‘Old friend’ Russia’s stand on combating terrorism mirrors our own: Modi
Russia’s stand on combating terrorism mirrors that of India, Prime Minister Narendra Modi said on Saturday, amid increasing focus on cross-border terrorism from Pakistan and New Delhi’s push to globally isolate Islamabad.8thBricsSummit Updated: Oct 16, 2016 01:13 IST
India and Russia sought to reinvigorate their “time-tested” friendship on Saturday as Prime Minister Narendra Modi and President Vladimir Putin presided over signing of a clutch of big-ticket defence and energy deals.
The two leaders also signalled a strong commitment to working together on key global and regional issues confronting their nations – including terrorism.
“Russia’s clear stand on the need to combat terrorism mirrors our own,” Modi said as he sought Moscow’s support in New Delhi’s fight against cross-border terrorism. “We affirm the need for zero tolerance in dealing with terrorists and their supporters,” he added.
“President Putin and I have just concluded an extensive and useful conversation on the entire spectrum of our engagement,” he said after an annual summit meeting that lasted nearly three hours.
Modi began with a Russian proverbial saying that sees one “old friend” as more precious than two “new friends,” in an apparent reference to the recent churning in the relations between the two countries.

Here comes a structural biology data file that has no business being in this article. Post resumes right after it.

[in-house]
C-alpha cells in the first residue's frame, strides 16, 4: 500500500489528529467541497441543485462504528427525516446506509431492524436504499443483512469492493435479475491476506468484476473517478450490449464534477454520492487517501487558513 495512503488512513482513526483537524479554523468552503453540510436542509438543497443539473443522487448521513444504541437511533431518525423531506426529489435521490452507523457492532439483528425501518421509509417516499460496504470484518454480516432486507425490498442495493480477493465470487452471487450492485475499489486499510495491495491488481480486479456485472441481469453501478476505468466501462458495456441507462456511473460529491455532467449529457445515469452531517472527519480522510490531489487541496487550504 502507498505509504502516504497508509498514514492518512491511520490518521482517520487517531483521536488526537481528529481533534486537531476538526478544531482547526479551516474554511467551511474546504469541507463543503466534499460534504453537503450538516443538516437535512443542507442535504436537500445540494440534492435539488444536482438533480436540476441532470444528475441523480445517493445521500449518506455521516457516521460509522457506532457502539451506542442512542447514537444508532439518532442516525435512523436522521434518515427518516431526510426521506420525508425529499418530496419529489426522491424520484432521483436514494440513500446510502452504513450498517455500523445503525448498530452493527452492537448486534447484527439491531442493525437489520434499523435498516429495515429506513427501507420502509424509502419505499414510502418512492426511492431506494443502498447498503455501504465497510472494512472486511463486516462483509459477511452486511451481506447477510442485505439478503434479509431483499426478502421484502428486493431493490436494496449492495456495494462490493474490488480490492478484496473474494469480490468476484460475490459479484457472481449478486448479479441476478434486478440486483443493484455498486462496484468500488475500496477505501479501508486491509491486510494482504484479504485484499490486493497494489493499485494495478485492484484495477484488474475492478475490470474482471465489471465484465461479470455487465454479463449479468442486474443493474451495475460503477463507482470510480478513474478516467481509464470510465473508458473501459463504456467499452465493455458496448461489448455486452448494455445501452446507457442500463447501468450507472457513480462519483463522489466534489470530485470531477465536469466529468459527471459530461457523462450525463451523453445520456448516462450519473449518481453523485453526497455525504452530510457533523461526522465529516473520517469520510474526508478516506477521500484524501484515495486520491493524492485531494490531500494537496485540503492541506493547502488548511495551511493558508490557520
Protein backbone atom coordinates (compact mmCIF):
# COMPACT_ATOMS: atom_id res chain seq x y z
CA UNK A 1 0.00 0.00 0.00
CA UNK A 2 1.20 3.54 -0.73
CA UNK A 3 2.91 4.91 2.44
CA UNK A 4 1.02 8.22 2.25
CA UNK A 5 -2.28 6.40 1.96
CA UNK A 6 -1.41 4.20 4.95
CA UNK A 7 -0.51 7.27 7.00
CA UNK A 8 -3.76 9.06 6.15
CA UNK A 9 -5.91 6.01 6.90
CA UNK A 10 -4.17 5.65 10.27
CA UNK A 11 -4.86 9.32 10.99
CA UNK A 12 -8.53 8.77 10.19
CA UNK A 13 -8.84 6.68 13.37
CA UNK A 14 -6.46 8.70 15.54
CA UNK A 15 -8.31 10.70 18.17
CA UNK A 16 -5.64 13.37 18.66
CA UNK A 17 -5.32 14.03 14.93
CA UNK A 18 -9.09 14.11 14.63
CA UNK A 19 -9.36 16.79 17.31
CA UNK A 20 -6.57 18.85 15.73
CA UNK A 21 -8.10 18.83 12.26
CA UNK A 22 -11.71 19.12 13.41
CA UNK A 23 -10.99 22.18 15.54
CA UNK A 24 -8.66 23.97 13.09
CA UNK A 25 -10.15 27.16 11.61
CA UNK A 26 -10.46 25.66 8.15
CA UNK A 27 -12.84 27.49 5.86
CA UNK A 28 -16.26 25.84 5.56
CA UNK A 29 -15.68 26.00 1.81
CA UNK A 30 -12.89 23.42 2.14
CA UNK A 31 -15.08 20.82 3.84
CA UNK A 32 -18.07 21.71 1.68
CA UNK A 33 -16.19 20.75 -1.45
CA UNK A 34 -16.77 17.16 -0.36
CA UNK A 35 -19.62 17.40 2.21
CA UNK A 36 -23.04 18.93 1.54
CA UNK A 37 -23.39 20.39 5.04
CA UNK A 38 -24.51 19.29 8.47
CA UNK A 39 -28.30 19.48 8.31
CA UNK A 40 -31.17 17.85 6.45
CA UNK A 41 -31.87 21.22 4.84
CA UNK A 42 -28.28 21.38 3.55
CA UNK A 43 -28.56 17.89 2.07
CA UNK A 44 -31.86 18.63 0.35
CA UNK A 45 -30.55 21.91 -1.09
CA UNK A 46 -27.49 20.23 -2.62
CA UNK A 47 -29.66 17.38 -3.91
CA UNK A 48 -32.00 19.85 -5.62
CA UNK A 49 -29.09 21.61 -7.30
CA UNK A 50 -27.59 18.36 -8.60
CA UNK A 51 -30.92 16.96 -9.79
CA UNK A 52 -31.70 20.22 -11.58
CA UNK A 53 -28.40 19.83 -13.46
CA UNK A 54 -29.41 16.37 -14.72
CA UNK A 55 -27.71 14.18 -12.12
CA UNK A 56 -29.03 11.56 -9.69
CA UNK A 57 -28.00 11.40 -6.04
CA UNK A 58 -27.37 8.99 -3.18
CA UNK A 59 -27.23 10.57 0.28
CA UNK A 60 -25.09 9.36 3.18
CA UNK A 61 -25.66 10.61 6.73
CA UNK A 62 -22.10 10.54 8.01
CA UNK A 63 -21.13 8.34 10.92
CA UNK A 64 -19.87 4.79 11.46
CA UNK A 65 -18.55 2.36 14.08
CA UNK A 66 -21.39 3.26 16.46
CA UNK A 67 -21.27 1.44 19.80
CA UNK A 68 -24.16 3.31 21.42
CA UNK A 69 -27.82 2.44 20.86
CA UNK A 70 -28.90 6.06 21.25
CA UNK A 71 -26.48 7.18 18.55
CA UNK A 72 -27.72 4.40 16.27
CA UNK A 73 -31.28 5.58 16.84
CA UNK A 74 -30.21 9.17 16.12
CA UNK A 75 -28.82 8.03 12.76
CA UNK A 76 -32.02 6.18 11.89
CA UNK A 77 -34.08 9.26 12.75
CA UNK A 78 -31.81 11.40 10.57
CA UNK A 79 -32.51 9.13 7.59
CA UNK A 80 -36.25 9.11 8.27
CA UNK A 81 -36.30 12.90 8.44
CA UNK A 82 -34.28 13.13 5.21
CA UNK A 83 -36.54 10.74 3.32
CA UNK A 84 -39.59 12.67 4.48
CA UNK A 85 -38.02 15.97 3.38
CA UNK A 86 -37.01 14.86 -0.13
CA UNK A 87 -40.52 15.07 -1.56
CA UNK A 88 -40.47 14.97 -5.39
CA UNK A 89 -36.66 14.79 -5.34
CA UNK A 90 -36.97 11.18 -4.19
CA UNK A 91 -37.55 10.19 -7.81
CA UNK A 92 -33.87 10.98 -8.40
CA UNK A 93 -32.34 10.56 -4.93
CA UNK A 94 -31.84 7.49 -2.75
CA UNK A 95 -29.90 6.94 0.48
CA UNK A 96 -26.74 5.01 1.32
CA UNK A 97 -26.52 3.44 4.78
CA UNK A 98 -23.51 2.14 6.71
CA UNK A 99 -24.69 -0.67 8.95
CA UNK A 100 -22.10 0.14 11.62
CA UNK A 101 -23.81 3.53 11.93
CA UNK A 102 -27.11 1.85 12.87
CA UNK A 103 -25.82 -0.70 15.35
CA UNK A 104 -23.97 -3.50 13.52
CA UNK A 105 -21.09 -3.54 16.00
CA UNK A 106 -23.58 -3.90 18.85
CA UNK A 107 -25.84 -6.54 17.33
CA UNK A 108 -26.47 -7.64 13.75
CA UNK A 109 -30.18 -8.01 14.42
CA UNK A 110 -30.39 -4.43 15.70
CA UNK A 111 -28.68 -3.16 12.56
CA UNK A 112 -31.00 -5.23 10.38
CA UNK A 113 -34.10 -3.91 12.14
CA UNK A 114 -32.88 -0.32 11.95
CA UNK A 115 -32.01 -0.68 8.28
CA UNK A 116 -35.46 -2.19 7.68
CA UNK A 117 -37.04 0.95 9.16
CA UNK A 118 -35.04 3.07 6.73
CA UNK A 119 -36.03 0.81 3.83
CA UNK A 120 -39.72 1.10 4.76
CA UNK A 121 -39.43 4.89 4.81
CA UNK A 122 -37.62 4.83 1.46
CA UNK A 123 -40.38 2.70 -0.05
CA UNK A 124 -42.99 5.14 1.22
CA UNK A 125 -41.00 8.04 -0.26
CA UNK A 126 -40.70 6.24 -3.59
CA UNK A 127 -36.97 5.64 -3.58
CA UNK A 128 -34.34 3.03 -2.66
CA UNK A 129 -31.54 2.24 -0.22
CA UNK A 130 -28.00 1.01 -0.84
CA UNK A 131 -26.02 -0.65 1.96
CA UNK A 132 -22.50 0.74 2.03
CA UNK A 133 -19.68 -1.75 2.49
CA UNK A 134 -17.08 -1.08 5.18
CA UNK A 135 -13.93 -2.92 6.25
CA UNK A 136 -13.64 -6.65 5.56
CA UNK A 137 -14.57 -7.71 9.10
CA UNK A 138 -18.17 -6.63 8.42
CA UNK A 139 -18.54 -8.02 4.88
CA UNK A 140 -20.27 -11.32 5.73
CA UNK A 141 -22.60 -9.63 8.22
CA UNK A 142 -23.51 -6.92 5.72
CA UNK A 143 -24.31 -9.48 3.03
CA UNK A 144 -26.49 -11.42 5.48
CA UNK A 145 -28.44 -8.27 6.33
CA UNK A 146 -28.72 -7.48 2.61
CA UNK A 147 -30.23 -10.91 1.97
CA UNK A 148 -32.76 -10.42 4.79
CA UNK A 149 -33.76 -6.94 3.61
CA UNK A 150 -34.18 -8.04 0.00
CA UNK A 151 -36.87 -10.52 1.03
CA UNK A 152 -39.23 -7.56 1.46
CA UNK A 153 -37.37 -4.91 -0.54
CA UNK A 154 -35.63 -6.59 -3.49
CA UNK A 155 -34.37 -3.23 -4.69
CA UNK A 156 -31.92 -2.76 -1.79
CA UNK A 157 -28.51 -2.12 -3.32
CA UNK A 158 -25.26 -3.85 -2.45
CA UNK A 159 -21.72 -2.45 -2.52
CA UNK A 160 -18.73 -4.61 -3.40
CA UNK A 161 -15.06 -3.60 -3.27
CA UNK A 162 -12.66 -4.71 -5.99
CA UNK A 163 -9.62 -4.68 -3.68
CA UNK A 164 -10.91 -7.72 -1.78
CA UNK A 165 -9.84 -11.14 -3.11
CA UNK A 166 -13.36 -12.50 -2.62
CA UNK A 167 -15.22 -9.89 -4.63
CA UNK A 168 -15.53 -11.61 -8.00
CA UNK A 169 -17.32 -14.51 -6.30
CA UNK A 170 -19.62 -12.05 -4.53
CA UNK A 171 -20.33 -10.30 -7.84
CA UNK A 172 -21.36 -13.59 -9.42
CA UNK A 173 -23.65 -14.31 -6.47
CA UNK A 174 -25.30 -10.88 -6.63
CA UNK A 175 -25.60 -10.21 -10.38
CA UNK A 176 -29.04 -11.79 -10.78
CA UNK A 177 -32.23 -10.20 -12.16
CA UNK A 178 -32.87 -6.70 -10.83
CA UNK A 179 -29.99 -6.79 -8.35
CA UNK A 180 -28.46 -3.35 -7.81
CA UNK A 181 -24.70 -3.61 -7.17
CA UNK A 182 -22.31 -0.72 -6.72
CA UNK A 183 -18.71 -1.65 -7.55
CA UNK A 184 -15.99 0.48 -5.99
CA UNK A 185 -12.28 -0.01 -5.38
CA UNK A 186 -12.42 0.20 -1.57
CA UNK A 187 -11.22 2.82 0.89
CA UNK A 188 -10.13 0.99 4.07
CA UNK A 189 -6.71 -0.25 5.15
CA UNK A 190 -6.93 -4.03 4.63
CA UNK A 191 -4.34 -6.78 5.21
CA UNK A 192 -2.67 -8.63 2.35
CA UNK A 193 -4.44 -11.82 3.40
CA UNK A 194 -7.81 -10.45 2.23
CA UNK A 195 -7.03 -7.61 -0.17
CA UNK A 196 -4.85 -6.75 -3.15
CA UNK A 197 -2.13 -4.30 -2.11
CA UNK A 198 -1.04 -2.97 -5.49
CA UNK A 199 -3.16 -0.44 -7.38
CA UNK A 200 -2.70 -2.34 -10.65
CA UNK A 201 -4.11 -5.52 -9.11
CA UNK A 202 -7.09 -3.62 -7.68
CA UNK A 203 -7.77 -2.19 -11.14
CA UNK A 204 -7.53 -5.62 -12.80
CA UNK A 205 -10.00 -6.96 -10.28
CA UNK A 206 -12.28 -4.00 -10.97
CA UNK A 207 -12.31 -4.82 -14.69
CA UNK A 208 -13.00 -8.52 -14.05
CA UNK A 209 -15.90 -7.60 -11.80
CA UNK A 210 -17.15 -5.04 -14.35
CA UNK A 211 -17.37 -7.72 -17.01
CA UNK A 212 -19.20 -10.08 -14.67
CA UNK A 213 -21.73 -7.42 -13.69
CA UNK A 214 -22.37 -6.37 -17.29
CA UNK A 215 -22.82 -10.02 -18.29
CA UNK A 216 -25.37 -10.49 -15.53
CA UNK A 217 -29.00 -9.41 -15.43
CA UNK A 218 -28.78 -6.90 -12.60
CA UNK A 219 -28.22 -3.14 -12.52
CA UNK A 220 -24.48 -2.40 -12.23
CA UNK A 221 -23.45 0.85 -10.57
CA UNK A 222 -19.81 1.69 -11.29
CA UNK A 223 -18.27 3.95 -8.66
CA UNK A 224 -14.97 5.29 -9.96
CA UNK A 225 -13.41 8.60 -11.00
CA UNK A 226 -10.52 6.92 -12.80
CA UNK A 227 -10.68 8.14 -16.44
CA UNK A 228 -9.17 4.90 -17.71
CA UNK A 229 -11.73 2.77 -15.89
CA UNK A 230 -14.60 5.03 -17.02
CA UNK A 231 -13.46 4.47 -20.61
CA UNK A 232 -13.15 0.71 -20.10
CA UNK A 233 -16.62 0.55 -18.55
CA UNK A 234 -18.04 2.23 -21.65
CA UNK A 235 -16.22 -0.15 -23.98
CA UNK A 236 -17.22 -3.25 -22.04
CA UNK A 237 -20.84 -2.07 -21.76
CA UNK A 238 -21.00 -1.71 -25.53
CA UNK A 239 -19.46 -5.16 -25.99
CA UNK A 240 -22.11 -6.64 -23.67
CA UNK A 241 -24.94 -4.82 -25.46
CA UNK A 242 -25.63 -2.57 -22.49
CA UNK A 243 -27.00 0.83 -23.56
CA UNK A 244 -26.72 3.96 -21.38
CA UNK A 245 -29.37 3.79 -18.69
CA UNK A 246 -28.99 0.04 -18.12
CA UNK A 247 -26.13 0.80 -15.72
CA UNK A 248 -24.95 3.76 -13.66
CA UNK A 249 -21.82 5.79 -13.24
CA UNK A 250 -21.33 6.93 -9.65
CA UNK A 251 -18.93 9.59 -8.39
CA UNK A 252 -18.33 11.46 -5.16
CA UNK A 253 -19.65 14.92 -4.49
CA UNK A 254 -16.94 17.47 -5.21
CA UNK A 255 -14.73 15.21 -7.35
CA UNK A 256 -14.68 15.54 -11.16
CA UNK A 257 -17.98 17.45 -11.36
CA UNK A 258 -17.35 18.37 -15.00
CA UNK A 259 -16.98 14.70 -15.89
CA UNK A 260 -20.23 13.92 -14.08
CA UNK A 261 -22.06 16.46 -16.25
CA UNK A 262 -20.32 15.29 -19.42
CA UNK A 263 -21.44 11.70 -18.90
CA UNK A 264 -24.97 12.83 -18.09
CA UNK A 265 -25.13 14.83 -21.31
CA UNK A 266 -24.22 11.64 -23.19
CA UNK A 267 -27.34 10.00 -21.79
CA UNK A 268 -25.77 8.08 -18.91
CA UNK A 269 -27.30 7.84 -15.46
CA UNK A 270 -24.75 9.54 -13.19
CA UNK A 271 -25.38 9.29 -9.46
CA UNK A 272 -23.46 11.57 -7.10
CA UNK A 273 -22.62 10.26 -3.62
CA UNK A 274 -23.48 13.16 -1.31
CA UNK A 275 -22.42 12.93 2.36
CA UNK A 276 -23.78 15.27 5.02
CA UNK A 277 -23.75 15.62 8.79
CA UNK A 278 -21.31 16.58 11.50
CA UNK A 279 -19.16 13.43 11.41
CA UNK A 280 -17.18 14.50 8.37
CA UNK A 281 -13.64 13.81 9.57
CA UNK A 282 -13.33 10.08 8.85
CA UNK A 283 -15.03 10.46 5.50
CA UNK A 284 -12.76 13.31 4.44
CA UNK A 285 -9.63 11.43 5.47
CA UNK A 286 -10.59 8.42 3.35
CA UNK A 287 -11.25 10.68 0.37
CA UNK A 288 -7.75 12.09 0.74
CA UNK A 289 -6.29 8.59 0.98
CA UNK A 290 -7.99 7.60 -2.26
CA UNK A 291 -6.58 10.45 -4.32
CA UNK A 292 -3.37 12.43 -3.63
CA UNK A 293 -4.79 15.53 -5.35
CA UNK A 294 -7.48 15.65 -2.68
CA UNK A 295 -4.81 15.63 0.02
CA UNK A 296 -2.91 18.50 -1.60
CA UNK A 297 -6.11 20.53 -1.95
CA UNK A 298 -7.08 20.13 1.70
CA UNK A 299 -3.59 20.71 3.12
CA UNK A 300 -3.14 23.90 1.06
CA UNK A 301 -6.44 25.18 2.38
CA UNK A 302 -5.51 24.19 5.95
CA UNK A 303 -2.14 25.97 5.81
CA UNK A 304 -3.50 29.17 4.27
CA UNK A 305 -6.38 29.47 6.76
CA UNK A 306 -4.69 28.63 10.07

Relations between India and Russia – once considered all-weather allies -- have weakened in recent times with India’s pronounced tilt towards the United States. The recent first ever Russia-Pakistan joint military exercise in Khyber-Pakhtunkhwa was Moscow’s way of signalling that it should not be taken for granted by Delhi. That India conveyed its displeasure to Moscow about its military exercise with Pakistan while simultaneously buying $5 billion worth of weapons, including long-range air-defence systems, speaks to the underlying tensions despite a recognition that both sides still need each other.
Foreign secretary S Jaishankar said Modi and Putin “strongly condemned” terrorism in all forms and emphasised on the need for international collaboration and denying safe haven, stopping recruitment and border training. “The two sides also talked about an international legal regime to deal with direct or indirect support for terrorism.”
He said India appreciated Russia’s unequivocal condemnation of a militant attack that killed 19 soldiers at an Indian Army base in Kashmir ‘s Uri. “Russia’s stand on terror is clear. Put two and two together,” he said, when asked if Moscow had backed the army’s surgical strikes.
Jaishankar said India had full faith in Russia. “We are satisfied that Russia understands India’s interests, won’t do anything contrary to our interests,” he said, when asked about the Moscow-Islamabad military exercise.
The deals signed on Saturday included three major defence agreements. The two countries announced plans to set up a joint venture to build helicopters in India, which will also buy surface-to-air missile systems from its former Cold War ally. Officials have said the plan is for the joint venture to build at least 200 Kamov helicopters required by the country’s defence forces, and is part of Modi’s drive to build a defence industrial base in the south Asian nation.
“We continue to expand, diversify and deepen economic engagement. Businesses, industry between our countries is connected more deeply today,” Modi said.
The S-400 surface-to-air missiles are meant to strengthen India’s defences along its borders with China and Pakistan, military officials have said.